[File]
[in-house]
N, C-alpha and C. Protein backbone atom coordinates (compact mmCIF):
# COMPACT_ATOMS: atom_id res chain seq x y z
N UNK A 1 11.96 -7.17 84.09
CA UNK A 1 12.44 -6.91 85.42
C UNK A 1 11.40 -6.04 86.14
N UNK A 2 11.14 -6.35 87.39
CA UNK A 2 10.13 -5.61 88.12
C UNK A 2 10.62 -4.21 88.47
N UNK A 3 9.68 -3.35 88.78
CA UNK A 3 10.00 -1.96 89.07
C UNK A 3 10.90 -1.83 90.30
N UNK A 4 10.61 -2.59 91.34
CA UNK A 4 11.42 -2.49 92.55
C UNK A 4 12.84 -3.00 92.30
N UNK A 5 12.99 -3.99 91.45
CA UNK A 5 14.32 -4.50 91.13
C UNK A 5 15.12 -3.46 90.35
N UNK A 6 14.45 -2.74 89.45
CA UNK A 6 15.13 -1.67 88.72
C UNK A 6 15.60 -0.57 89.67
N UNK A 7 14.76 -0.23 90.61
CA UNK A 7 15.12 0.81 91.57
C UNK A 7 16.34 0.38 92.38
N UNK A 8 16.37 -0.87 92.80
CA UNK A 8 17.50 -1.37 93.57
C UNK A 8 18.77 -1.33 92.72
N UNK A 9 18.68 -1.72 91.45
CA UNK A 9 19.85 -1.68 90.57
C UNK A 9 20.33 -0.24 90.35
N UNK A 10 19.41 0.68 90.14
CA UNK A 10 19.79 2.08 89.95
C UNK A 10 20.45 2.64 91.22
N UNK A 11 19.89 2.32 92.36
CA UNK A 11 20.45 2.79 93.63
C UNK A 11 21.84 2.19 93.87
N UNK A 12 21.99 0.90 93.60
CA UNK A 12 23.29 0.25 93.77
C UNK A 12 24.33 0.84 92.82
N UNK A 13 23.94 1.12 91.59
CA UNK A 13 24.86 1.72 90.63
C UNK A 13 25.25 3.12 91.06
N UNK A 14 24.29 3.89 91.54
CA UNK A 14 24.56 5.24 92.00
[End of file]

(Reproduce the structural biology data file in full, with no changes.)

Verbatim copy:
[in-house]
N, C-alpha and C. Protein backbone atom coordinates (compact mmCIF):
# COMPACT_ATOMS: atom_id res chain seq x y z
N UNK A 1 11.96 -7.17 84.09
CA UNK A 1 12.44 -6.91 85.42
C UNK A 1 11.40 -6.04 86.14
N UNK A 2 11.14 -6.35 87.39
CA UNK A 2 10.13 -5.61 88.12
C UNK A 2 10.62 -4.21 88.47
N UNK A 3 9.68 -3.35 88.78
CA UNK A 3 10.00 -1.96 89.07
C UNK A 3 10.90 -1.83 90.30
N UNK A 4 10.61 -2.59 91.34
CA UNK A 4 11.42 -2.49 92.55
C UNK A 4 12.84 -3.00 92.30
N UNK A 5 12.99 -3.99 91.45
CA UNK A 5 14.32 -4.50 91.13
C UNK A 5 15.12 -3.46 90.35
N UNK A 6 14.45 -2.74 89.45
CA UNK A 6 15.13 -1.67 88.72
C UNK A 6 15.60 -0.57 89.67
N UNK A 7 14.76 -0.23 90.61
CA UNK A 7 15.12 0.81 91.57
C UNK A 7 16.34 0.38 92.38
N UNK A 8 16.37 -0.87 92.80
CA UNK A 8 17.50 -1.37 93.57
C UNK A 8 18.77 -1.33 92.72
N UNK A 9 18.68 -1.72 91.45
CA UNK A 9 19.85 -1.68 90.57
C UNK A 9 20.33 -0.24 90.35
N UNK A 10 19.41 0.68 90.14
CA UNK A 10 19.79 2.08 89.95
C UNK A 10 20.45 2.64 91.22
N UNK A 11 19.89 2.32 92.36
CA UNK A 11 20.45 2.79 93.63
C UNK A 11 21.84 2.19 93.87
N UNK A 12 21.99 0.90 93.60
CA UNK A 12 23.29 0.25 93.77
C UNK A 12 24.33 0.84 92.82
N UNK A 13 23.94 1.12 91.59
CA UNK A 13 24.86 1.72 90.63
C UNK A 13 25.25 3.12 91.06
N UNK A 14 24.29 3.89 91.54
CA UNK A 14 24.56 5.24 92.00